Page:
January 17, 2016

Diversity is "an artistic necessity"

More on the #OscarsSoWhite controversy:

Oscars 2016: It's time for Hollywood to stop defining great drama as white men battling adversity

By Mary McNamaraBefore chalking all this up to a discussion of political correctness, Hollywood should take note that there is money at stake.

The movie and TV industries won't solve their main problem—how to capture the eyes of young audiences—by hewing to hallmarks of excellence set by previous generations. Millennials and post-millennials aren't just big franchise fans, they are also the most racially diverse and socially tolerant generations in history. As the crossover audiences for "Straight Outta Compton" and "The Hunger Games" series proved, they don't "need" their heroes to be white and don't expect them to be male or straight or anything but interesting.

So instead of panicking about the logistical challenges of the digital era, Hollywood should remember its own time-honored mantra: What matters is the story. The size and shape of the screens are, to a certain extent, outside the entertainment industry's control. What is playing on them, and how much it moves the audience, is not.

"Diversity," the lack of it and need for it, has been discussed and debated ad nauseam. But diversity isn't a civic duty, it's an artistic necessity. For any art form to remain relevant, it must grow with the society it explores, questions, criticizes and represents.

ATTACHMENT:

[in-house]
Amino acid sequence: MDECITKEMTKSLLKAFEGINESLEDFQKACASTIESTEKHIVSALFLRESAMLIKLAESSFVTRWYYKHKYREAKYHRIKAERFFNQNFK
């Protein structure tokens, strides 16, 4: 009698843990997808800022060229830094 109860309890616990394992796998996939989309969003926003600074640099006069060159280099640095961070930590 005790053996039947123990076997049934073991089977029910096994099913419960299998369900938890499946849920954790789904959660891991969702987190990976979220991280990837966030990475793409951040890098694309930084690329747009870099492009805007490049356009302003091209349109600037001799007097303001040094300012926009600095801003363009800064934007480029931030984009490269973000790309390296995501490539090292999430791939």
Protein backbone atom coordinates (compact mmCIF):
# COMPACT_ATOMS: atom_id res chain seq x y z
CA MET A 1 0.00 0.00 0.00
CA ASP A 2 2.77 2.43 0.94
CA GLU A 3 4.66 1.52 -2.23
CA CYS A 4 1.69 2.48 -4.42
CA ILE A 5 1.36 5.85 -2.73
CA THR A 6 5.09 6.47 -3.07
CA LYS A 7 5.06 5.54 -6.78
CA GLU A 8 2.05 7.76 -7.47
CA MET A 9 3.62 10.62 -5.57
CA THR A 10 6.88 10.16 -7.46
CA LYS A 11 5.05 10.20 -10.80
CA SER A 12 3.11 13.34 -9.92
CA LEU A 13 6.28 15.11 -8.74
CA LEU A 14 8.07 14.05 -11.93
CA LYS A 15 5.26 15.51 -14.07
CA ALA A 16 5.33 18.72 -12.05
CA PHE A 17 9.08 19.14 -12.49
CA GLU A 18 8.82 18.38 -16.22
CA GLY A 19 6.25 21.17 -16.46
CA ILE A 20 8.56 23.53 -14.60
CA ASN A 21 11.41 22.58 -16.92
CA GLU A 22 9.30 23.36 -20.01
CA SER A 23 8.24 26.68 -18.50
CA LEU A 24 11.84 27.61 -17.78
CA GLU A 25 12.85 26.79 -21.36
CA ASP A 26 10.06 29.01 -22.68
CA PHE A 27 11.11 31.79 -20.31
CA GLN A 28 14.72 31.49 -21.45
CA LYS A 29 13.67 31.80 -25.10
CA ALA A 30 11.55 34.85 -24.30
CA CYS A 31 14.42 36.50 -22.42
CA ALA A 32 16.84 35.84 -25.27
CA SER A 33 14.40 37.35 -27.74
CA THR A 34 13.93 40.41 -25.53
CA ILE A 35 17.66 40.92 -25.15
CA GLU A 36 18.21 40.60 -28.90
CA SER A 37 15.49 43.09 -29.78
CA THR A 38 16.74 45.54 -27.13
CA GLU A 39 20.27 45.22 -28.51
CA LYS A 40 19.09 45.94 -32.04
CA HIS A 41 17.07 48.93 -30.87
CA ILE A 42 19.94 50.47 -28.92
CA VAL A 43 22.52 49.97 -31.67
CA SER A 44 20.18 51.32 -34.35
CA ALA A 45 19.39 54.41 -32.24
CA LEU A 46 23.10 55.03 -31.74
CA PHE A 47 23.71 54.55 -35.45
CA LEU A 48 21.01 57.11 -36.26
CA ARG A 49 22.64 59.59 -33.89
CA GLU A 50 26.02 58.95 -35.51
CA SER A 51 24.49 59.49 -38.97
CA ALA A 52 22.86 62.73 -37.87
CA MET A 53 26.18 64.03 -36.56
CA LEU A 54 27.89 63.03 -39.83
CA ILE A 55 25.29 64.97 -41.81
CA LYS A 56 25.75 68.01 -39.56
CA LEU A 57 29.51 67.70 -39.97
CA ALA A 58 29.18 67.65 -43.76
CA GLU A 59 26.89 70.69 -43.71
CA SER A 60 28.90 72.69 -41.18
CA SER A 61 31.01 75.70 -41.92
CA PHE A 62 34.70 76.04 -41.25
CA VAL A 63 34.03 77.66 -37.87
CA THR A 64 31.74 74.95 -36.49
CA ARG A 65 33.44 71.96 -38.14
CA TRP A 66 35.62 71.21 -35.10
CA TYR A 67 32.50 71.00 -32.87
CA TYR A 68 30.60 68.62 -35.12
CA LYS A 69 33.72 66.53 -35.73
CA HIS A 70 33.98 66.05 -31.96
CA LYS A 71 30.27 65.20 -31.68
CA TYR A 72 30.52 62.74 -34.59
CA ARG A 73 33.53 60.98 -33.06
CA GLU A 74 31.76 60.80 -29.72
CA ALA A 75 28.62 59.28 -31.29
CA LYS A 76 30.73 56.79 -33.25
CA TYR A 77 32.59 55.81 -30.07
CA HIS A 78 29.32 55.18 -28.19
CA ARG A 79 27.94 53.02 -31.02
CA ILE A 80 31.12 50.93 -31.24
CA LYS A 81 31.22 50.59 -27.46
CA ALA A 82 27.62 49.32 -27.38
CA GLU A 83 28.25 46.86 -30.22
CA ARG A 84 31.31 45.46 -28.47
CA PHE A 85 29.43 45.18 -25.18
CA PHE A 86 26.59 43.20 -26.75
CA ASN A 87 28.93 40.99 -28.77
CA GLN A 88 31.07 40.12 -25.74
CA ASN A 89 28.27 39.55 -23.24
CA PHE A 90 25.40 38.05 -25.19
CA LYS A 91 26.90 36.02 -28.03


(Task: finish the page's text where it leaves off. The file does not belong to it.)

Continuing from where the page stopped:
#OscarsSoWhite, Again: A Symptom of Hollywood's Racism

By Jacqueline KeelerThis generation of Native Americans actors do not follow their dreams to Hollywood in order to continue to play buckskin and loincloth Potemkin villager parts that serve only to provide a backdrop to a white male actor’s heroics. I agree with Nigerian novelist Chimamanda Ngozi Adichie when she said in her TED Talk that “The Danger of a Single Story”—that is, the world seen only from the perspective of the white male—is that, “it robs people of dignity. It makes our recognition of our equal humanity difficult. It emphasizes how we are different rather than how we are similar … Many stories matter.”

In light of this, I call for a moratorium on “buckskin and loincloth parts” until portrayals of Native people are balanced with those featuring modern Native American protagonists. We must get away from the portrayal of Native people as either savage warriors of the past, “Indian princesses” to be courted and conveniently killed off before giving birth to a Mestizo nation north of the Rio Grande, or as stoic stereotypes.
And:In this vacuum of diverse portrayals, it is no wonder that stereotypes are all most Americans know about Native people.

The result of this whitewashing of racially diverse American stories—both those based in the real world and those in fantasy—was found in a 2014 UCLA study to reduce minority representation in films by more than half. Racial minorities make up 40 percent of the population but only 17 percent of leads in films, while 83 percent of the lead actors in films are white.

America is rich in stories—embarrassingly so. Let’s bring all the missing stories to the table and then we can begin to see each other as people.
Comment:  For more on the subject, see Why Are Oscars So White? and #OscarsSoWhite2016.

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